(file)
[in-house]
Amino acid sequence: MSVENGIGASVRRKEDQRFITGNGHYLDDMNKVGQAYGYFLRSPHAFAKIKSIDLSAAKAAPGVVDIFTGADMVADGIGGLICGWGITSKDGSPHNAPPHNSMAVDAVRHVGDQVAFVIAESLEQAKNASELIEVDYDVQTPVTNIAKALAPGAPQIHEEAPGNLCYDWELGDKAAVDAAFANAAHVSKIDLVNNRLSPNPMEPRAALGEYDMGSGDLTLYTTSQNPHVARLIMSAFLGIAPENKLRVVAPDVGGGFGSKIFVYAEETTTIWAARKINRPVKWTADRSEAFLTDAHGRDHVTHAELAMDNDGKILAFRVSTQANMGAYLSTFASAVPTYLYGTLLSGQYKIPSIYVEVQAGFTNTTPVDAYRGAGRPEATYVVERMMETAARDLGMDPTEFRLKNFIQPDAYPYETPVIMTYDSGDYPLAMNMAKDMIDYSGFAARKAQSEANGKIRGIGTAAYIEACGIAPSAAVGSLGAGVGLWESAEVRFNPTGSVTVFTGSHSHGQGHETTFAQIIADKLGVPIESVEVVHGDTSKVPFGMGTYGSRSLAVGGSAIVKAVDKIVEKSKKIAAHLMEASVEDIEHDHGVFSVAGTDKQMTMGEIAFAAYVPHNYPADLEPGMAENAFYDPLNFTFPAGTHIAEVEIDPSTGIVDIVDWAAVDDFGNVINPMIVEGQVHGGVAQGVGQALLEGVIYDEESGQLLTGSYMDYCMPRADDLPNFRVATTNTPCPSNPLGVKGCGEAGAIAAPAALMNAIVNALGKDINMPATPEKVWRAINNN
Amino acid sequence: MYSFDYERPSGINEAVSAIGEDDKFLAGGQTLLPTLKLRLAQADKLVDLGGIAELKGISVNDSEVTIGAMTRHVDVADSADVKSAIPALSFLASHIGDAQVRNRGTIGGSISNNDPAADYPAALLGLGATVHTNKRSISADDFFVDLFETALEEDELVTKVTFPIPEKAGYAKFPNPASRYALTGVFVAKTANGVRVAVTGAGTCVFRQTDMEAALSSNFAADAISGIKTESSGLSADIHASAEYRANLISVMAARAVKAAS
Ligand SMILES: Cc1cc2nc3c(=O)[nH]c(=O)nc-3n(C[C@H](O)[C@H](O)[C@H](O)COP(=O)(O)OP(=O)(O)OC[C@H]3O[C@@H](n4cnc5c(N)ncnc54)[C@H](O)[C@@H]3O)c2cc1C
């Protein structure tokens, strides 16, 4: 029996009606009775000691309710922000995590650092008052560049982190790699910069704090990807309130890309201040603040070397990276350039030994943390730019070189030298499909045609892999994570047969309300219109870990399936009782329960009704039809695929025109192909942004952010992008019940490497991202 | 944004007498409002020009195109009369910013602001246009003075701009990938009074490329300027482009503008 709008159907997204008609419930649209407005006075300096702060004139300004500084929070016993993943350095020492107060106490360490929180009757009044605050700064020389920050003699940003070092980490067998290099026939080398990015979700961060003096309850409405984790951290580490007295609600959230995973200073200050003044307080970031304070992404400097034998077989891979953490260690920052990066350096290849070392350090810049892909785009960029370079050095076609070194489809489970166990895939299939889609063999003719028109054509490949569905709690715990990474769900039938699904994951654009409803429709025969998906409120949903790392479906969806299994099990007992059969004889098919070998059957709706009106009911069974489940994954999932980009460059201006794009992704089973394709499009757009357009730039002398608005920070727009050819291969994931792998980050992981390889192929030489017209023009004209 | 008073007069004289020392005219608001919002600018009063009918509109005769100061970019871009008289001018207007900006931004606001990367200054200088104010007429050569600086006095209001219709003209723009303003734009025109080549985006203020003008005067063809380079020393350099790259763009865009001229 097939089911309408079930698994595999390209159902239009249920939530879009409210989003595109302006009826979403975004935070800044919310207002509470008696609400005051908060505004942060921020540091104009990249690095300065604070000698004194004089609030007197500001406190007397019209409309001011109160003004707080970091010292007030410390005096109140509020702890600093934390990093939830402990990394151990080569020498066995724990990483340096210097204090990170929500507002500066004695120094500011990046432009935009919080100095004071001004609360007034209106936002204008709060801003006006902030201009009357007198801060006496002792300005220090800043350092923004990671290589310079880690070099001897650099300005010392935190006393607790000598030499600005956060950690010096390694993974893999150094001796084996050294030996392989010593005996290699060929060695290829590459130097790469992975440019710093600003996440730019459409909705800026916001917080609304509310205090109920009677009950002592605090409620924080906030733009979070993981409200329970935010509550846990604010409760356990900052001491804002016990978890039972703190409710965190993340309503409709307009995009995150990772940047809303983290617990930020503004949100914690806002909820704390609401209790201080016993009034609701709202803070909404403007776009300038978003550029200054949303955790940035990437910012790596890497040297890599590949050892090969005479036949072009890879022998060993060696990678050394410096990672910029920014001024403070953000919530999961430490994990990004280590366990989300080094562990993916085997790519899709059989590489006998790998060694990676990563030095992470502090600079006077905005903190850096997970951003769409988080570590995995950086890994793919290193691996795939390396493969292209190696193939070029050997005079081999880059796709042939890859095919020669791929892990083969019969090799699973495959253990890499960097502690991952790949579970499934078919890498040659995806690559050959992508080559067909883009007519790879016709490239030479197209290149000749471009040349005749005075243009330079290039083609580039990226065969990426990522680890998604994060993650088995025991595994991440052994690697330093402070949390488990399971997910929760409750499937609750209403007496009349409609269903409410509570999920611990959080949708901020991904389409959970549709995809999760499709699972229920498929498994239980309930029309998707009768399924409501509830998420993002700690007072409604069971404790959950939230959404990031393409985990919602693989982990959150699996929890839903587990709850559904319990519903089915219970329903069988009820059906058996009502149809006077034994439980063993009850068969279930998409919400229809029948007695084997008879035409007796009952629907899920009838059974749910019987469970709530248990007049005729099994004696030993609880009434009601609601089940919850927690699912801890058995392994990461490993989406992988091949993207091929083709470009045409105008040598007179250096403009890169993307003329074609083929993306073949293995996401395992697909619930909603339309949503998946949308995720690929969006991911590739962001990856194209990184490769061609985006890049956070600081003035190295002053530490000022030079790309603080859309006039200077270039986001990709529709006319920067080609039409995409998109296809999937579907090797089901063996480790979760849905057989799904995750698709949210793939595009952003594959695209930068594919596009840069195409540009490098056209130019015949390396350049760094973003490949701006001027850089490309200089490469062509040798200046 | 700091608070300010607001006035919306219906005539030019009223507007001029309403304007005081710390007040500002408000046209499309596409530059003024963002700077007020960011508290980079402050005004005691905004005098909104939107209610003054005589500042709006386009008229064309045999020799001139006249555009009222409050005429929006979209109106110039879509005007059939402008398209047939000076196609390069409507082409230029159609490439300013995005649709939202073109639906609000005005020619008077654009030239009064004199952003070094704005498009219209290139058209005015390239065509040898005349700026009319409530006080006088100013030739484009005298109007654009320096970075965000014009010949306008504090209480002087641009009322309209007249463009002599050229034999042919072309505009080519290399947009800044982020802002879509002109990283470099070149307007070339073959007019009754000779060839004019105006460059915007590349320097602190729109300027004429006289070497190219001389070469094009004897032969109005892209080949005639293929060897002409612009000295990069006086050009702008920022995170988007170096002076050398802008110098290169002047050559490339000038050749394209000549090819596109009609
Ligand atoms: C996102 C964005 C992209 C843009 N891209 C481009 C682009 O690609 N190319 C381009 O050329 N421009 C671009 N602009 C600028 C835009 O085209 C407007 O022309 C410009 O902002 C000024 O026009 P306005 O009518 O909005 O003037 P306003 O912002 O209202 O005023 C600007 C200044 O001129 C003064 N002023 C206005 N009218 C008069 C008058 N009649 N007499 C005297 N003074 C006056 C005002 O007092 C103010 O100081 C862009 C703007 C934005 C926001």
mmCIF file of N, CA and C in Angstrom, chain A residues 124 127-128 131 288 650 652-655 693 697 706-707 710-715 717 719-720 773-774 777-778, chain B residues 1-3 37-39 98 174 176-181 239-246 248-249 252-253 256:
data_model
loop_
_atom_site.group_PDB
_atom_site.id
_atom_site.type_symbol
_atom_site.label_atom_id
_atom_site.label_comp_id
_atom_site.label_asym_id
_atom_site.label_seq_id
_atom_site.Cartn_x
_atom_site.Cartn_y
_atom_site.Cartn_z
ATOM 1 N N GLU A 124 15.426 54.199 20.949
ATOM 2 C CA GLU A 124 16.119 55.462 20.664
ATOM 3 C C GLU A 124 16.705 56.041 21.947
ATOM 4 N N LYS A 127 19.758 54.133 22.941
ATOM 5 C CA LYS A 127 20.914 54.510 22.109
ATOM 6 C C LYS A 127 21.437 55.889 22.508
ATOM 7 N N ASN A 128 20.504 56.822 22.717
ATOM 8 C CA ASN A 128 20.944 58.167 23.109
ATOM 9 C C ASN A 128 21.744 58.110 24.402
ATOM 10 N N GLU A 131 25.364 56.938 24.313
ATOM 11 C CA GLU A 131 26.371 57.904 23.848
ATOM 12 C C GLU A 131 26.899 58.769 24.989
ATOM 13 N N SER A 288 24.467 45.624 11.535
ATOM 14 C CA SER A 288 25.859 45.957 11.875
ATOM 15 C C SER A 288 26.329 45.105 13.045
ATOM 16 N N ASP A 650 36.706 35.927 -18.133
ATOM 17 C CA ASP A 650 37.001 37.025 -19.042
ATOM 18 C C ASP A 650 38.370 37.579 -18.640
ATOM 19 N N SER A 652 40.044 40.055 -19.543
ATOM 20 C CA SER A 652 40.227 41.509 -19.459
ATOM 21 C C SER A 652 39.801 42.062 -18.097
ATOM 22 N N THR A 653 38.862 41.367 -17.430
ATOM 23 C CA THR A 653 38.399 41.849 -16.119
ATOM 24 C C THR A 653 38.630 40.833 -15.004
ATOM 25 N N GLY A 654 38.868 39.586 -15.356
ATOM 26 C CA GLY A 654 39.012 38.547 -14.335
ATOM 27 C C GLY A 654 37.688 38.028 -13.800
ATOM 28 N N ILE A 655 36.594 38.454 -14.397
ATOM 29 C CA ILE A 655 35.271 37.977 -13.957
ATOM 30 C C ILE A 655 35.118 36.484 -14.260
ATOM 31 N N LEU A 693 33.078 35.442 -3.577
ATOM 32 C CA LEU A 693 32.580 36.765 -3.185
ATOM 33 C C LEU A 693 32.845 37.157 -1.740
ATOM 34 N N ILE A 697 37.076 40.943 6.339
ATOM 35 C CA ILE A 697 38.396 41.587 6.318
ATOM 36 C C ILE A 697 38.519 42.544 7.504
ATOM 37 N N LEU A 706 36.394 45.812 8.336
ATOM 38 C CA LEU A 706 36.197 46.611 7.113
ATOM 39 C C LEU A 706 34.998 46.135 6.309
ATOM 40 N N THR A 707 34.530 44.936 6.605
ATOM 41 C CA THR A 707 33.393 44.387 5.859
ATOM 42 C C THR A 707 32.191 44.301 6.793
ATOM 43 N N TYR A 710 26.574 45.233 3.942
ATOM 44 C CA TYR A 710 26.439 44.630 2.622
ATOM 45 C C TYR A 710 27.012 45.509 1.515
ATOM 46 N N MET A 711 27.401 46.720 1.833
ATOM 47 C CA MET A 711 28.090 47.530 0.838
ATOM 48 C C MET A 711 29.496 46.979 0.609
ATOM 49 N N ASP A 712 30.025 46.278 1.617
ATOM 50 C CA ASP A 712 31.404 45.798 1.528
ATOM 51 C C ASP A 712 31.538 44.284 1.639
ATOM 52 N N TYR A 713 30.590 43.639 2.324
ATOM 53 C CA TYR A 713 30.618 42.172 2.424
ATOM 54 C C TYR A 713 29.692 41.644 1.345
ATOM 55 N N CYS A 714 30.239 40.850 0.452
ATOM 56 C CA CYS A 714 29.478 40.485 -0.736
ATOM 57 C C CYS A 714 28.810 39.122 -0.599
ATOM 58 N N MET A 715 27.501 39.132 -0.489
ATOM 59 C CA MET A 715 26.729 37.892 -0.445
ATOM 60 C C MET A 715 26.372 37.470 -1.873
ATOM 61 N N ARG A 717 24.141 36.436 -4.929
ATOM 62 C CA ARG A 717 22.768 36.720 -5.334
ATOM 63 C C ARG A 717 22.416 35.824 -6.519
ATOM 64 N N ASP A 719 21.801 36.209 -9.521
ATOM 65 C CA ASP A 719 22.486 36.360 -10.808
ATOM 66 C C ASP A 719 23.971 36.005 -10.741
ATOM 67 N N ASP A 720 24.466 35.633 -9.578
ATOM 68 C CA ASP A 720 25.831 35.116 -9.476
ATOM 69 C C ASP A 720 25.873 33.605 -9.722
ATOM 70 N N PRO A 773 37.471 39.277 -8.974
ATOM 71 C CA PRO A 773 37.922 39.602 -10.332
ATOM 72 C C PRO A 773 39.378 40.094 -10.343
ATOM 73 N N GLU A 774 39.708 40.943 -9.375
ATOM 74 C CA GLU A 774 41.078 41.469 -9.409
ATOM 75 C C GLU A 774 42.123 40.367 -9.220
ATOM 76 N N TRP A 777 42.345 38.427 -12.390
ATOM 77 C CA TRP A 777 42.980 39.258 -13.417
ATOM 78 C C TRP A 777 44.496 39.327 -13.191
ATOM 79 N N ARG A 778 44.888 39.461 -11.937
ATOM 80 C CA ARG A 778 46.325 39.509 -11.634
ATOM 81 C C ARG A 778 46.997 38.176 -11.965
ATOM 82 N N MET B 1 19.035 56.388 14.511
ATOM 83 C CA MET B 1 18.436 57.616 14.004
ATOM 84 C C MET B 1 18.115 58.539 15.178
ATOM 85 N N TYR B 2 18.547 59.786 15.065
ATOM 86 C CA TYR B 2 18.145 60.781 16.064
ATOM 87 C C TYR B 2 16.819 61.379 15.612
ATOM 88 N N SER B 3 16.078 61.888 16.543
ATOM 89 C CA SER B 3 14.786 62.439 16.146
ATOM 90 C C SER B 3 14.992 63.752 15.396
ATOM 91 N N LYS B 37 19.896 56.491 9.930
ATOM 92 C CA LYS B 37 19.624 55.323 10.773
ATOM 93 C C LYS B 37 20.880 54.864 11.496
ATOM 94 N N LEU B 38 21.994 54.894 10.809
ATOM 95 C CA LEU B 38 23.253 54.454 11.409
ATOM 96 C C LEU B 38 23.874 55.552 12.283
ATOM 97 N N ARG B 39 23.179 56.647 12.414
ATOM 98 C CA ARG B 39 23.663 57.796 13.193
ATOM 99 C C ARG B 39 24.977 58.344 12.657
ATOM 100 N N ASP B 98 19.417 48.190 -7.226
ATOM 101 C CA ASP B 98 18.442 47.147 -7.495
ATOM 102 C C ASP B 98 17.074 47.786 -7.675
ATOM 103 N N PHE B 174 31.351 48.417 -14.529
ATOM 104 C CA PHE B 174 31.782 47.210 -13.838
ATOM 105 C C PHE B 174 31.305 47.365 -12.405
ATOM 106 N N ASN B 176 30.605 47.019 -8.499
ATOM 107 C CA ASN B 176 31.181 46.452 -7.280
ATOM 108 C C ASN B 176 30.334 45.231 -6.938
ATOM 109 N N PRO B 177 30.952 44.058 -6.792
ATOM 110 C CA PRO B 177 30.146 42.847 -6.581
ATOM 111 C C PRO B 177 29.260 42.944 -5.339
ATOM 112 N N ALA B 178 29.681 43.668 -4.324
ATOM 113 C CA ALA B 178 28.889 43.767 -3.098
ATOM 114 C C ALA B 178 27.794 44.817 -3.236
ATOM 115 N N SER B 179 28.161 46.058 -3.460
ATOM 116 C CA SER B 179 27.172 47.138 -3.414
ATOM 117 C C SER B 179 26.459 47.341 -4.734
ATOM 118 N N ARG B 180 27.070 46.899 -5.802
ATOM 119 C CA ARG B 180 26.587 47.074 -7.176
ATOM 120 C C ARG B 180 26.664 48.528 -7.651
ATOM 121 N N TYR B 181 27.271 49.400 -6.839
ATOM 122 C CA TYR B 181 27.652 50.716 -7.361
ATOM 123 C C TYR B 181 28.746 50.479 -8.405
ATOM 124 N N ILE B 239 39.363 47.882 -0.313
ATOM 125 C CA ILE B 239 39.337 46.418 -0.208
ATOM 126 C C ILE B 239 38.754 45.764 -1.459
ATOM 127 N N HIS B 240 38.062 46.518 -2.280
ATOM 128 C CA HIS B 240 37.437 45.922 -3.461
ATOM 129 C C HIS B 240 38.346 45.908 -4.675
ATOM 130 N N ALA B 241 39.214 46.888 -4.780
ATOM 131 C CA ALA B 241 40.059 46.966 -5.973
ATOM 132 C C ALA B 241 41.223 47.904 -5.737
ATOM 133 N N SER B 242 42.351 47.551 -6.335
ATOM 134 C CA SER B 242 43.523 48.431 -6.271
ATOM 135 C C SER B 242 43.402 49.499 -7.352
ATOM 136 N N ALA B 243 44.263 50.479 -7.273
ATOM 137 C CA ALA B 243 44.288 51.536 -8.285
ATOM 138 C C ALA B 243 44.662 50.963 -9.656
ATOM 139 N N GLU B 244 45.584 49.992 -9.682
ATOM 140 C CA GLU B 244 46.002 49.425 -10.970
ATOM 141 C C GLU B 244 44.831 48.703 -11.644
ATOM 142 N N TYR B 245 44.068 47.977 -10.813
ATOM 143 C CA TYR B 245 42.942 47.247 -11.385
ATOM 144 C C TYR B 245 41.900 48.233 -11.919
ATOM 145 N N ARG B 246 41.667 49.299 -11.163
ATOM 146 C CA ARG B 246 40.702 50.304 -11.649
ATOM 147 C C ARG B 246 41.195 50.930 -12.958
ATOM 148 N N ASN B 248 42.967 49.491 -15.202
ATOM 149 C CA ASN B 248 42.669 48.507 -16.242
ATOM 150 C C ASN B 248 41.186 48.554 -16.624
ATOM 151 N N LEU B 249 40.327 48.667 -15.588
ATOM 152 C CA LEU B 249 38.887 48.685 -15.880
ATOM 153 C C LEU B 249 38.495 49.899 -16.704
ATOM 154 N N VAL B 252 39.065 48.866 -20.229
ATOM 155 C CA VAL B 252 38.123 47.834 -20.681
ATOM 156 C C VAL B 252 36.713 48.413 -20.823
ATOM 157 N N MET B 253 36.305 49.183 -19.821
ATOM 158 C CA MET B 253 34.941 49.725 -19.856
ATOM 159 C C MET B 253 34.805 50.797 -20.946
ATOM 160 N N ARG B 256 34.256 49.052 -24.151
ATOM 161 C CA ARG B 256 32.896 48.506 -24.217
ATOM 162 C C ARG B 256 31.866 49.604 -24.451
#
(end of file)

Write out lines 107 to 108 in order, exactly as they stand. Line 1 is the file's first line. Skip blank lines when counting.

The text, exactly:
ATOM 88 N N SER B 3 16.078 61.888 16.543
ATOM 89 C CA SER B 3 14.786 62.439 16.146